“I had to give up sugar first,” Gandhi replied.
I just returned from my yoga-walk with my dog Lulu. On our best days we walk to Stewart Park. On my walk through the park I let Lulu off leash, and as she runs (and too often rolls in something that has to be dead), I stop and wait for her and do a few yoga postures. Even a few sun salutations and bends and twists help restore me. Yoga, walking and writing are three jewels within my spiritual and writing practice. All three are restorative, and give me a means to explore and contemplate my life. They uplift me in dark times and always give me a way through challenging times.
At the end our walk we rest on bench donated from a local girl scout troop. Here we listen to the chickadees chirp across the trees to one another.
This past year I have partnered up with Molly Chanson to offer yoga & writing retreats (RISE!); A circle for healers (starting in January in Madison: The Shaman’s Body); trauma-informed retreats and practices (Hosting the Edge, in October through UW, Madison Continuing Studies); and, on-line courses and consultations.
We are the Yogi & the Writer.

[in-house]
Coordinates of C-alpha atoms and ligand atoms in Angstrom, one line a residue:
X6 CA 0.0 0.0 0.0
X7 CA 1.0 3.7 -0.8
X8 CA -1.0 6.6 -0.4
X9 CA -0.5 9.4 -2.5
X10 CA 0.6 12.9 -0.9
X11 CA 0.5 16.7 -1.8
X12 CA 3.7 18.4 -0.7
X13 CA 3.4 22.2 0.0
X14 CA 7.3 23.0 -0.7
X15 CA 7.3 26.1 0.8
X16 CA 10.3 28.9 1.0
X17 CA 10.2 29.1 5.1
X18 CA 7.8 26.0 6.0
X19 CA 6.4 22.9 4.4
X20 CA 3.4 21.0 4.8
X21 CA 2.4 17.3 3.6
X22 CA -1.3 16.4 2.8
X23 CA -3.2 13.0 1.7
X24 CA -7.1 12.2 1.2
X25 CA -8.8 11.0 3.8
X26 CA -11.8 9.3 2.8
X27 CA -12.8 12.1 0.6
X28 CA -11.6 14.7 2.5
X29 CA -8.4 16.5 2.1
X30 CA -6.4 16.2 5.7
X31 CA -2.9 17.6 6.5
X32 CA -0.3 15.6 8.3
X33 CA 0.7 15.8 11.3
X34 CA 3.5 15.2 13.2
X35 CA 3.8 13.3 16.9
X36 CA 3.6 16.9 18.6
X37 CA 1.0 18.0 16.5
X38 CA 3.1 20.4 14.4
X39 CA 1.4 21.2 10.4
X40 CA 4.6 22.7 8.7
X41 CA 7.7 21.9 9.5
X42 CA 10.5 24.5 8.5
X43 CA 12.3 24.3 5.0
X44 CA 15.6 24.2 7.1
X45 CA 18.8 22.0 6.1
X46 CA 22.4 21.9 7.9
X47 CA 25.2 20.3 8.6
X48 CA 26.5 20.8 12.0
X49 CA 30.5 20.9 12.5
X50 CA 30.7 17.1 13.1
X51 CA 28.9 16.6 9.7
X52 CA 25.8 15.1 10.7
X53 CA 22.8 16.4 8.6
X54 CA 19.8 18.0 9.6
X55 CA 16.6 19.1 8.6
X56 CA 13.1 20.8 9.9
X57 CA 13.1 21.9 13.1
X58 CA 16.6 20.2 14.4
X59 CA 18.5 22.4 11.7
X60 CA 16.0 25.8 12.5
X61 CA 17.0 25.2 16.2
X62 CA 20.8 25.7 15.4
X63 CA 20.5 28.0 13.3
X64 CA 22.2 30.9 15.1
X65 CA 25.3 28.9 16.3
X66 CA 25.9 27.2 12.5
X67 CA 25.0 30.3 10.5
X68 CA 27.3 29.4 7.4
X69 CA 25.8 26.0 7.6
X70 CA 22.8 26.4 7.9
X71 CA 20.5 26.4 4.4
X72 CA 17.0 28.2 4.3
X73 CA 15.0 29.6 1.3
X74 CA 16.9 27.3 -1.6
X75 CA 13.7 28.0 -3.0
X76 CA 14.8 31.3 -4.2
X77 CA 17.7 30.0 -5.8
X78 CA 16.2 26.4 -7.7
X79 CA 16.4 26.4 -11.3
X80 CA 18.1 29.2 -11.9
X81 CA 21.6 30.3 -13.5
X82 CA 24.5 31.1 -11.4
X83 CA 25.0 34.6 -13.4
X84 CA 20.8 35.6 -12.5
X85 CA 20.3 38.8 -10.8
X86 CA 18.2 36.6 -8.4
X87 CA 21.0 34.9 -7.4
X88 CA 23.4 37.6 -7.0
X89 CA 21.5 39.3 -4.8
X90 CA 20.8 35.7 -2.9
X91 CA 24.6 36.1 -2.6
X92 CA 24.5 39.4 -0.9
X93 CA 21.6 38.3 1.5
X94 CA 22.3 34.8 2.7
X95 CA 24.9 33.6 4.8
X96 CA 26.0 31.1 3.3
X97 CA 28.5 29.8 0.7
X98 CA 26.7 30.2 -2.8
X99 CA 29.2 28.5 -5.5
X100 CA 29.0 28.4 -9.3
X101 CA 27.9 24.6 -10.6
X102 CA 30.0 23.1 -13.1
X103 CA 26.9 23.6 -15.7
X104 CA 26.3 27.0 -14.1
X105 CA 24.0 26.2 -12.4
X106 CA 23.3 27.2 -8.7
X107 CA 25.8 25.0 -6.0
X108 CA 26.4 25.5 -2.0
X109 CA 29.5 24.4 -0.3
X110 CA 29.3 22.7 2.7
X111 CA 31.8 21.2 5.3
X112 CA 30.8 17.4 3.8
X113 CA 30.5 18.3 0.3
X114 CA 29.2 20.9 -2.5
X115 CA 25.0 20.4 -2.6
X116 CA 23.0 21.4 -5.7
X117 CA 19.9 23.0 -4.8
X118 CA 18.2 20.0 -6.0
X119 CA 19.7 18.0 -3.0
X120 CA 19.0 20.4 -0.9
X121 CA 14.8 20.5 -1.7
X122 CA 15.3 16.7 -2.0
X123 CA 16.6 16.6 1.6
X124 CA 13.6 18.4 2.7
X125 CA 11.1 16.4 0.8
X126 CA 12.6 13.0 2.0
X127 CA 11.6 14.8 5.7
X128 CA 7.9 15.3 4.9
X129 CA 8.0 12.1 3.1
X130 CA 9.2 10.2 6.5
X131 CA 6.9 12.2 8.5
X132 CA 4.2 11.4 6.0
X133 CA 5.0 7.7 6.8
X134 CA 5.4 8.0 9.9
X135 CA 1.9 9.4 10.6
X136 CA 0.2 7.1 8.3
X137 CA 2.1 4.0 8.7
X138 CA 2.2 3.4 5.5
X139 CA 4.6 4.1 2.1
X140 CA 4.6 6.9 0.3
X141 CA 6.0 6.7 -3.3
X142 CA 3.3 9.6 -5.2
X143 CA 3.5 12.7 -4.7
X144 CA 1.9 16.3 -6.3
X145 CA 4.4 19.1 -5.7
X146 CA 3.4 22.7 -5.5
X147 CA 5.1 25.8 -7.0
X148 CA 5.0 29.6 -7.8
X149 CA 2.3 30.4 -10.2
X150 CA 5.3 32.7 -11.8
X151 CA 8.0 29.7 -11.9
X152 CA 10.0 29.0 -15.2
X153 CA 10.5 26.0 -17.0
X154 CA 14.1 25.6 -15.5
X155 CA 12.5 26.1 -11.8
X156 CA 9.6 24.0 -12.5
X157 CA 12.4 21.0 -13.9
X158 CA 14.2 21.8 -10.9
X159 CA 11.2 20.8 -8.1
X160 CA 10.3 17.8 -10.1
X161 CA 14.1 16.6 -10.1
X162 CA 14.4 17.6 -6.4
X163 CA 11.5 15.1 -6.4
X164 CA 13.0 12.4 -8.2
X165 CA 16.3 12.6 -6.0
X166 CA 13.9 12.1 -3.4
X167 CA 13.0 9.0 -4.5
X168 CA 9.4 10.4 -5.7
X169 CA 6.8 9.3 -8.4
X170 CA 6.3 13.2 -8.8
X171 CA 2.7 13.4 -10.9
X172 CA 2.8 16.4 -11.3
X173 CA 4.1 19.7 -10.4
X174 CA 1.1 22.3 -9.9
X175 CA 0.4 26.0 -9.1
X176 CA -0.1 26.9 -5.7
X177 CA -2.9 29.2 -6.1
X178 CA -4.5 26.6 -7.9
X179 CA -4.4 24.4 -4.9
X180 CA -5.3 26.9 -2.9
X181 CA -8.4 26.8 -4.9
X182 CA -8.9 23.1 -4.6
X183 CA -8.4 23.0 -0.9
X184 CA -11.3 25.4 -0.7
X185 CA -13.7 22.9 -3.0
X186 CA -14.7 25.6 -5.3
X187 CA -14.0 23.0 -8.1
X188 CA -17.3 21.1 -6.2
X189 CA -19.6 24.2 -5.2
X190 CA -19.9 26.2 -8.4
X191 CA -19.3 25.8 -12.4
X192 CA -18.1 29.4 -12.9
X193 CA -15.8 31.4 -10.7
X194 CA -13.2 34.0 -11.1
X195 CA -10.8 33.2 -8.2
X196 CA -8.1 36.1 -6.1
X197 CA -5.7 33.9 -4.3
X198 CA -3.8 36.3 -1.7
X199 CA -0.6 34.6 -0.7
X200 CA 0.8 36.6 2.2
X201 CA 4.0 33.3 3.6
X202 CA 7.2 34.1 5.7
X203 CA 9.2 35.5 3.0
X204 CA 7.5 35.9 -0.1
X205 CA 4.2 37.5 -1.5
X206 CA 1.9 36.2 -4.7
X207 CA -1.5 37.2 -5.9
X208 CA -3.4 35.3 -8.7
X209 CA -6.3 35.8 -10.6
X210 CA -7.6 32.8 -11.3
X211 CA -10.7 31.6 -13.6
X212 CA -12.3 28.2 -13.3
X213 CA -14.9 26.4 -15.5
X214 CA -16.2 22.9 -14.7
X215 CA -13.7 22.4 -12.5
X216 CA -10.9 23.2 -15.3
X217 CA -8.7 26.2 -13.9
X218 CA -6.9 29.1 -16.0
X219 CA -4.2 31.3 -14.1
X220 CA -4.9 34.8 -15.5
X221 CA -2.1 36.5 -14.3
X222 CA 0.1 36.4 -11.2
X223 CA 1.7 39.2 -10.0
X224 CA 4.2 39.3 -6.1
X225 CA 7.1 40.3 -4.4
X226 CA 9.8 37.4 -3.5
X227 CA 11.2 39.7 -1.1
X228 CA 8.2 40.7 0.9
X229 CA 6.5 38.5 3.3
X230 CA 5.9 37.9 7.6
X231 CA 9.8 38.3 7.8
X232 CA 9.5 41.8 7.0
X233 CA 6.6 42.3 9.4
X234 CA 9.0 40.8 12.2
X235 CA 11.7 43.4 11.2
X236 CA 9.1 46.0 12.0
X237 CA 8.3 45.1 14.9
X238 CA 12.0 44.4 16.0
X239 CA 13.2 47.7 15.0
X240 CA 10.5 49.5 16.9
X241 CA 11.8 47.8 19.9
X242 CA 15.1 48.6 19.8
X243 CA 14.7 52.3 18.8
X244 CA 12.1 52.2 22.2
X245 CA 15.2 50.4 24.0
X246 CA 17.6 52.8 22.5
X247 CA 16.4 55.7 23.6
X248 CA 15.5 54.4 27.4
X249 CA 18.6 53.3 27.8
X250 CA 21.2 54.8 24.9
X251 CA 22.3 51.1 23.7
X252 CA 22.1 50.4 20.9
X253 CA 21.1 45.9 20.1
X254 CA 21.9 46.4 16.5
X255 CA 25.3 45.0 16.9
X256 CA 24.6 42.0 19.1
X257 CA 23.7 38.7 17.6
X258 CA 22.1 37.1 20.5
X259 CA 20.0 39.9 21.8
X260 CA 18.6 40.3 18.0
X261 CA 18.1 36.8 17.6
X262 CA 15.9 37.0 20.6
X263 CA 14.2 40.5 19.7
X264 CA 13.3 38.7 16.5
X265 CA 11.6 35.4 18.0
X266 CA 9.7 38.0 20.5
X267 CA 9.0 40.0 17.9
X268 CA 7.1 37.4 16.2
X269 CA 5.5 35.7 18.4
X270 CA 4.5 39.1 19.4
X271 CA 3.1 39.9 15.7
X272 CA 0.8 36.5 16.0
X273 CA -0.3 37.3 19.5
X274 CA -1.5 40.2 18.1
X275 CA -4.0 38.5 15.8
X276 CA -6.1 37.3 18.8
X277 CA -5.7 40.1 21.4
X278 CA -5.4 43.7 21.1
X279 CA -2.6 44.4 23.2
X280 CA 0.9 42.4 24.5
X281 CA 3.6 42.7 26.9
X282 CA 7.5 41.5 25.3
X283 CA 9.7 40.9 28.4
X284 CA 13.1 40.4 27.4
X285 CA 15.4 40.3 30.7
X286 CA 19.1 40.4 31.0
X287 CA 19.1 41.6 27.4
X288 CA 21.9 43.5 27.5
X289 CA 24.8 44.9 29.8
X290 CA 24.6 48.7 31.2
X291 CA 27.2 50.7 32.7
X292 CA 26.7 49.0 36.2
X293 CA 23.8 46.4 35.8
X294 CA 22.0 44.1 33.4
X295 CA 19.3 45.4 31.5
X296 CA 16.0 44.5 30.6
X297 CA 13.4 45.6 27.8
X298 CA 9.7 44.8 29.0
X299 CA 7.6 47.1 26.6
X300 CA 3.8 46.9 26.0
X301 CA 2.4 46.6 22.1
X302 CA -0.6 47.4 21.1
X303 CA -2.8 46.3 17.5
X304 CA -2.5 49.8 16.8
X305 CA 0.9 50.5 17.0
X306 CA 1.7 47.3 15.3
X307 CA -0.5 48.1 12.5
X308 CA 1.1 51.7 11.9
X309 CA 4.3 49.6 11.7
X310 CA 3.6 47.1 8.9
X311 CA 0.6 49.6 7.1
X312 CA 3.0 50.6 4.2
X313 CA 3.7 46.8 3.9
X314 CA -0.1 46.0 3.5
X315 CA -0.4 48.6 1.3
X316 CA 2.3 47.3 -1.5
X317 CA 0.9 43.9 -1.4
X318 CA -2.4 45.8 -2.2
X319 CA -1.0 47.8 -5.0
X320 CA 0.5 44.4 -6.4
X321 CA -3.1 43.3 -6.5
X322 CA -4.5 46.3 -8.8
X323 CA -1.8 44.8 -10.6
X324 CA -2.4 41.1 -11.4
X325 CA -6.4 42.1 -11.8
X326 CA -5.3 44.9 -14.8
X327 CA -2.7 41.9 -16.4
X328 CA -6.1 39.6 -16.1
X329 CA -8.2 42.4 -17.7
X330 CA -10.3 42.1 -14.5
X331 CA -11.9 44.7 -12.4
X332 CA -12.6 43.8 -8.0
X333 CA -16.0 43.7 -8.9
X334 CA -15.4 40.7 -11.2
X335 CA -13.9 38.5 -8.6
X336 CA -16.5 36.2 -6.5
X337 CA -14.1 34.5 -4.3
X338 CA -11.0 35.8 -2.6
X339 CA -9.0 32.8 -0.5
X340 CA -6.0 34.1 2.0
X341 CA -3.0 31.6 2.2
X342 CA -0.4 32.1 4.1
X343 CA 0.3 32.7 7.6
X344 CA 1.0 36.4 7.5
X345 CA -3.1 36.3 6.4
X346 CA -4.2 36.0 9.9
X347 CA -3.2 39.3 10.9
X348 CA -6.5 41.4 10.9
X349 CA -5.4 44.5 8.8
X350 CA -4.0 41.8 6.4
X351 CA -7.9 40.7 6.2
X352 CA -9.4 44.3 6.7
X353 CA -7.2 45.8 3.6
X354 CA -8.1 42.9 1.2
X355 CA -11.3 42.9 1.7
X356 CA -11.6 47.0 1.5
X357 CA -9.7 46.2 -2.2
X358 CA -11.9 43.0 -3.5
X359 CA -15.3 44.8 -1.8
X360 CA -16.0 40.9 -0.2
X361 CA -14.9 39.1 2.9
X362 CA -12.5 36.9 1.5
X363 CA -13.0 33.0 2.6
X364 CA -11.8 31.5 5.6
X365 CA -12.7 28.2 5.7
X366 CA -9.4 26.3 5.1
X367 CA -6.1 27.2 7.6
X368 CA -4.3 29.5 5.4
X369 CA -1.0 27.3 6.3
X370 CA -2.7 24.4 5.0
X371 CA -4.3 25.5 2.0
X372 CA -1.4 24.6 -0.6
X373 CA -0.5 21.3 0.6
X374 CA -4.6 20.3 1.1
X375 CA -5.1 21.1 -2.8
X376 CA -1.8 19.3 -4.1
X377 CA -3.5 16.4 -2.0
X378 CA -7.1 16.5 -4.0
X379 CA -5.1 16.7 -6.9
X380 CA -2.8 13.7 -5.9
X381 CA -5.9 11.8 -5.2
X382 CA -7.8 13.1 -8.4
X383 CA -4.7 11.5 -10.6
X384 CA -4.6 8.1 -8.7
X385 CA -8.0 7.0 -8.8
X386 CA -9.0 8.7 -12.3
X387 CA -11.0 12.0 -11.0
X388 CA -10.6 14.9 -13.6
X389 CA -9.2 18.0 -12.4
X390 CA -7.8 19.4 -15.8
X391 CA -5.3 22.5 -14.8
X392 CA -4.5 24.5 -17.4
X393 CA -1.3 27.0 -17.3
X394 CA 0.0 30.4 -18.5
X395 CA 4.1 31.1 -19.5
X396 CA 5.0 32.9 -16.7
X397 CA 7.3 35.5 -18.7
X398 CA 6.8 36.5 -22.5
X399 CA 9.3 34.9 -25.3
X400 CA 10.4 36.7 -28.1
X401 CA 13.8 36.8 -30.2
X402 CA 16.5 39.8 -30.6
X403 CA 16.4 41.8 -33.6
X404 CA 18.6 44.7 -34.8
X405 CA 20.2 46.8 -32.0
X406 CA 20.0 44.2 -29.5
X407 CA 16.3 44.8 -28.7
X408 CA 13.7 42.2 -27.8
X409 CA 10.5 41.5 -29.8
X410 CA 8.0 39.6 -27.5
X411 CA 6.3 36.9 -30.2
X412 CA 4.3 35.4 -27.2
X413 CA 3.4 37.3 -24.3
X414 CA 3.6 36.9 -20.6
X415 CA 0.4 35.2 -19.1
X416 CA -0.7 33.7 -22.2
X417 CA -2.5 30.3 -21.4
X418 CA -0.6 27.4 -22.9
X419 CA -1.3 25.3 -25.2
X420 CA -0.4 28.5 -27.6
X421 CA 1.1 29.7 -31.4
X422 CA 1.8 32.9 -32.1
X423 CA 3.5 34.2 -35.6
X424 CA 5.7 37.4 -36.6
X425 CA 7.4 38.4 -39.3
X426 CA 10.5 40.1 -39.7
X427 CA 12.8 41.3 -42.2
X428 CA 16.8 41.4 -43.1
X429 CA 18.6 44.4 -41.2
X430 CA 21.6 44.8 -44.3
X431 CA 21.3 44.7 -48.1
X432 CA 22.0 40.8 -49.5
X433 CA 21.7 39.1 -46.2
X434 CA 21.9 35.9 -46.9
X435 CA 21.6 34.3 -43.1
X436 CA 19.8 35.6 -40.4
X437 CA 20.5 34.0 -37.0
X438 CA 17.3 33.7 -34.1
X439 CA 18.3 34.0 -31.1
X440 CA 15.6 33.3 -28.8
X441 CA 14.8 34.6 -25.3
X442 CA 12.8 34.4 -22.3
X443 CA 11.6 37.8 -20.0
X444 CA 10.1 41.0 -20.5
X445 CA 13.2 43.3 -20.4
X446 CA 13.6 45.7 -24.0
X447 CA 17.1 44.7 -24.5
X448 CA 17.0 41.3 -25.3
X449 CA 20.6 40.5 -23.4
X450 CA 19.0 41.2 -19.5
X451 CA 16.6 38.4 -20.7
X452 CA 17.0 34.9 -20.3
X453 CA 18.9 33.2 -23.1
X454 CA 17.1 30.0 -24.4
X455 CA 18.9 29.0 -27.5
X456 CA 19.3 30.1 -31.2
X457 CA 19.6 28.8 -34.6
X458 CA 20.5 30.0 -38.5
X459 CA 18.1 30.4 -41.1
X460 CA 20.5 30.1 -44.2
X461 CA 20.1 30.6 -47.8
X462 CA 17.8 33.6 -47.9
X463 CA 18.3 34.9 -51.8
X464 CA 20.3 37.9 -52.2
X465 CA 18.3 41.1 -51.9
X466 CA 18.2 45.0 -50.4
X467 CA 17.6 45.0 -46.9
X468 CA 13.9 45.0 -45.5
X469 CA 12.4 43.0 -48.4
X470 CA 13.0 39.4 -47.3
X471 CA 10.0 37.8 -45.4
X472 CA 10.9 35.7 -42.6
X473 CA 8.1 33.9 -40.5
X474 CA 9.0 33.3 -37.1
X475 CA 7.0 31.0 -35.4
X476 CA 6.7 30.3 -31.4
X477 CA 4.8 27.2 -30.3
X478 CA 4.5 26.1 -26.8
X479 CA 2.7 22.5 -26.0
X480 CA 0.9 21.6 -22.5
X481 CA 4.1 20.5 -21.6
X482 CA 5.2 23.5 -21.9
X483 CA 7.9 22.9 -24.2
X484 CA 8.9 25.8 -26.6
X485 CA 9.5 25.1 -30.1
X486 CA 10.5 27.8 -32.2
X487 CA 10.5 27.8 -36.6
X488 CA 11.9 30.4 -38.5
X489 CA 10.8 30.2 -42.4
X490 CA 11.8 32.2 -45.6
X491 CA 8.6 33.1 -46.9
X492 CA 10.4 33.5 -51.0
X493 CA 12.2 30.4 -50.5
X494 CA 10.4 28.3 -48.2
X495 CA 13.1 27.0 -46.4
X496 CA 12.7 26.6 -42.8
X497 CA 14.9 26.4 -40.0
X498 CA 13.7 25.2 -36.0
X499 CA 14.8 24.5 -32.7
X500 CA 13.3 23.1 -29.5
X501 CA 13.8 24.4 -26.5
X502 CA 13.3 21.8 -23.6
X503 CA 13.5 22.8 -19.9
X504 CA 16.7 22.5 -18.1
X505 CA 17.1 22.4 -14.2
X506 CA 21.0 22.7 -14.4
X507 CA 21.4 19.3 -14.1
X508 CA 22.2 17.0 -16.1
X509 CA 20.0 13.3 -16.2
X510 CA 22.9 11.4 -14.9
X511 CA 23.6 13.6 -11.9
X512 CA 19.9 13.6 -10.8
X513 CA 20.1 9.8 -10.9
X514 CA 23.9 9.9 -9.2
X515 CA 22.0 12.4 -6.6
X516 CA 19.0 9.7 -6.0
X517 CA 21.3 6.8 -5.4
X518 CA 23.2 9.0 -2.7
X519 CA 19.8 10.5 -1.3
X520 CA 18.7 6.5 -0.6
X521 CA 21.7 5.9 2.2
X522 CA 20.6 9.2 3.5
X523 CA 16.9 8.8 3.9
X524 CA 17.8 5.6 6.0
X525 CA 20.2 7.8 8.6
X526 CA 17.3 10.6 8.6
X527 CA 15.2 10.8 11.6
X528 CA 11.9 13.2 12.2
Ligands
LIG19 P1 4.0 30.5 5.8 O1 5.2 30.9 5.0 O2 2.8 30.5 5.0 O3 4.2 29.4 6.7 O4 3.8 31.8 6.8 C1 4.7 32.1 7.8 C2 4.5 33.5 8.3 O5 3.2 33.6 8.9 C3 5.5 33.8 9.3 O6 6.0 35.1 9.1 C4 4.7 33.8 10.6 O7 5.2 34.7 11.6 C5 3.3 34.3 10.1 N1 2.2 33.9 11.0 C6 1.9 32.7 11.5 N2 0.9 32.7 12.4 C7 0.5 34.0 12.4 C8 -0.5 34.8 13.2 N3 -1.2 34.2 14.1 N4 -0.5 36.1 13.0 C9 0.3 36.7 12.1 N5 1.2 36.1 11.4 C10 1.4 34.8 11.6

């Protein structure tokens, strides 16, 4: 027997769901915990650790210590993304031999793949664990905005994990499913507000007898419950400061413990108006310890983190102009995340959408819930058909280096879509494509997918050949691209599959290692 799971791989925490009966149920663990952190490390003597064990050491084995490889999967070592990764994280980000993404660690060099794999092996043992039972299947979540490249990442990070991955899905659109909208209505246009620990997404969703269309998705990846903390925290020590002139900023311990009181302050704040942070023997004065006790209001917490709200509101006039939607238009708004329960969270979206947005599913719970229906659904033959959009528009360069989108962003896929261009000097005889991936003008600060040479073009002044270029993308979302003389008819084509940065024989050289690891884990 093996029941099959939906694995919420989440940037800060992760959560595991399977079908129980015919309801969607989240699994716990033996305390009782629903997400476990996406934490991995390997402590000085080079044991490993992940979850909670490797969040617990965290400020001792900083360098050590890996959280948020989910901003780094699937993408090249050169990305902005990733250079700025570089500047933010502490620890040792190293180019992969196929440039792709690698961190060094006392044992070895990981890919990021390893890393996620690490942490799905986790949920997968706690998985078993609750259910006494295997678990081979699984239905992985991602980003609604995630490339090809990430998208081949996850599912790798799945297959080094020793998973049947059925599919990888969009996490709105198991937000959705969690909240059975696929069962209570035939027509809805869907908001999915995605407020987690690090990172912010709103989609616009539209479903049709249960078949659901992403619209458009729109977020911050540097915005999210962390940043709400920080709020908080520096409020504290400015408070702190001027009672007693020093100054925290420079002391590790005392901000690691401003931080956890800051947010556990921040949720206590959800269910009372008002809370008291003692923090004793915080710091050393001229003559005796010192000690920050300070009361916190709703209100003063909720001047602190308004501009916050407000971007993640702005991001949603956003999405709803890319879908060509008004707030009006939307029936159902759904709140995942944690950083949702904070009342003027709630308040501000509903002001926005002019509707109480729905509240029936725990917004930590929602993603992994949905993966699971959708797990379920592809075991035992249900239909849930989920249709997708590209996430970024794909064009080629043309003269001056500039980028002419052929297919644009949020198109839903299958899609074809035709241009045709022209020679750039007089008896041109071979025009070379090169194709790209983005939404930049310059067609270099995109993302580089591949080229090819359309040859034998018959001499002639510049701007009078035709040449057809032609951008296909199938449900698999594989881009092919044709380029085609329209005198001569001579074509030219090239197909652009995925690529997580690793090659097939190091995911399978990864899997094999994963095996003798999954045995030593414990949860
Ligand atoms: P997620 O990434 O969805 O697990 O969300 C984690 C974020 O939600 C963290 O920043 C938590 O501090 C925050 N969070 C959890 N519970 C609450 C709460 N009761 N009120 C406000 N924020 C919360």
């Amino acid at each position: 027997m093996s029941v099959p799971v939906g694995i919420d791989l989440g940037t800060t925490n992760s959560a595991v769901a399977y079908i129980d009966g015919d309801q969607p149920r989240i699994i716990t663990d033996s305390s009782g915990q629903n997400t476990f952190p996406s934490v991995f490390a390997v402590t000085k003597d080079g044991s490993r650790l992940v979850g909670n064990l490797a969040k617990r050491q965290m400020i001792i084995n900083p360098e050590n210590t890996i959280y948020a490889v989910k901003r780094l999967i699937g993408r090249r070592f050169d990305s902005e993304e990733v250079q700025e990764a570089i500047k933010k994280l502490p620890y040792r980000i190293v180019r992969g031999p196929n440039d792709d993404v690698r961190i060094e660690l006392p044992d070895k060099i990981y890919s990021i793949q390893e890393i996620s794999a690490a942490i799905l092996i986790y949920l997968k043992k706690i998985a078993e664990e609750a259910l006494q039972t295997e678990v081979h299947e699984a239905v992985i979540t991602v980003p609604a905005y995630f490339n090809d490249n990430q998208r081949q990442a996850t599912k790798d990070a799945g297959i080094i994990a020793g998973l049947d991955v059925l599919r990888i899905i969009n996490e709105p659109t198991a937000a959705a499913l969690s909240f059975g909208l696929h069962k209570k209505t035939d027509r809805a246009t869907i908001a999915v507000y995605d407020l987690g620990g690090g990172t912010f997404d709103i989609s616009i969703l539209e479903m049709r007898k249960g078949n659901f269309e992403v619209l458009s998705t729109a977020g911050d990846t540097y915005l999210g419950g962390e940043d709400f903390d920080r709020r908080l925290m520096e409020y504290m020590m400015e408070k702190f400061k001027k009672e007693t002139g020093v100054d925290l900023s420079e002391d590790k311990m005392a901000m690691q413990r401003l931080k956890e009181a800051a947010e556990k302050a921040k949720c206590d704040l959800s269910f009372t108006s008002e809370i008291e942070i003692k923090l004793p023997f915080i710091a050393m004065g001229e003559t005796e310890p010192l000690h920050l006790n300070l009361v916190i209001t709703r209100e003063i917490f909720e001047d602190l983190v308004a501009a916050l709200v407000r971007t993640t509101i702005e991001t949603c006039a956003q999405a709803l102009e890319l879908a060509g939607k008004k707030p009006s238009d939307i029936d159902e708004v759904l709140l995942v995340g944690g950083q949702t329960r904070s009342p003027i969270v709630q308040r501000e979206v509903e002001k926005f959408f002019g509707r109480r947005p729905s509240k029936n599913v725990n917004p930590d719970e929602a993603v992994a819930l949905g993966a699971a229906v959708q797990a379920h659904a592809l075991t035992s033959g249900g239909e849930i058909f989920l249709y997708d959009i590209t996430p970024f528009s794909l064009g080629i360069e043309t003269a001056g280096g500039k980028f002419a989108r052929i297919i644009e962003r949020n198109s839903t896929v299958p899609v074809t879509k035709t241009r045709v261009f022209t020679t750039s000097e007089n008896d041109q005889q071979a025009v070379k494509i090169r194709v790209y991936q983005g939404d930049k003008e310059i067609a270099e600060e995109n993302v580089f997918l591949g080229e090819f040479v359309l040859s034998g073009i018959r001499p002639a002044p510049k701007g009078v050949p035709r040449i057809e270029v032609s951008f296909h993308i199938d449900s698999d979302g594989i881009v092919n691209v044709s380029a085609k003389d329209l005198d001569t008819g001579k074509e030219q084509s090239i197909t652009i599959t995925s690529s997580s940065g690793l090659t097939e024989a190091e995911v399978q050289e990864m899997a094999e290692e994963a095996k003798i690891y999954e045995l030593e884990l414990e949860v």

This work together is an expression of our shared desire to work in collaboration with others, to reach out to a diversity of writers and yogis and to strengthen our own resilience through such collaboration. We also have a project poet: Kimberly Lempart who brings her poetry and magic to our work. (See last weeks blog for some of her poems.)
Our next retreat: RISE! YOGA and WRITING Retreat for Transformation arrives this July in your home! Join us for a LIVE, on-line experience with us, the Yogi & the Writer.
“Yoga offers kindness and compassion to a tired body, a body exhausted from all the negative self-talk and striving. Yoga invites our heart open, and lends an ear to our forgotten soul.”
— MOLLY CHANSON
“Writing can be our gateway to understanding and awakening ourselves and the world through the transformation of our world into word.” Julie Tallard Johnson
RISE! YOGA and WRITING Retreat for Transformation
Yoga and Writing practices to OPEN MIND, BODY, AND SOUL.
July 24, 25 and 26
To Sign Up: RISE!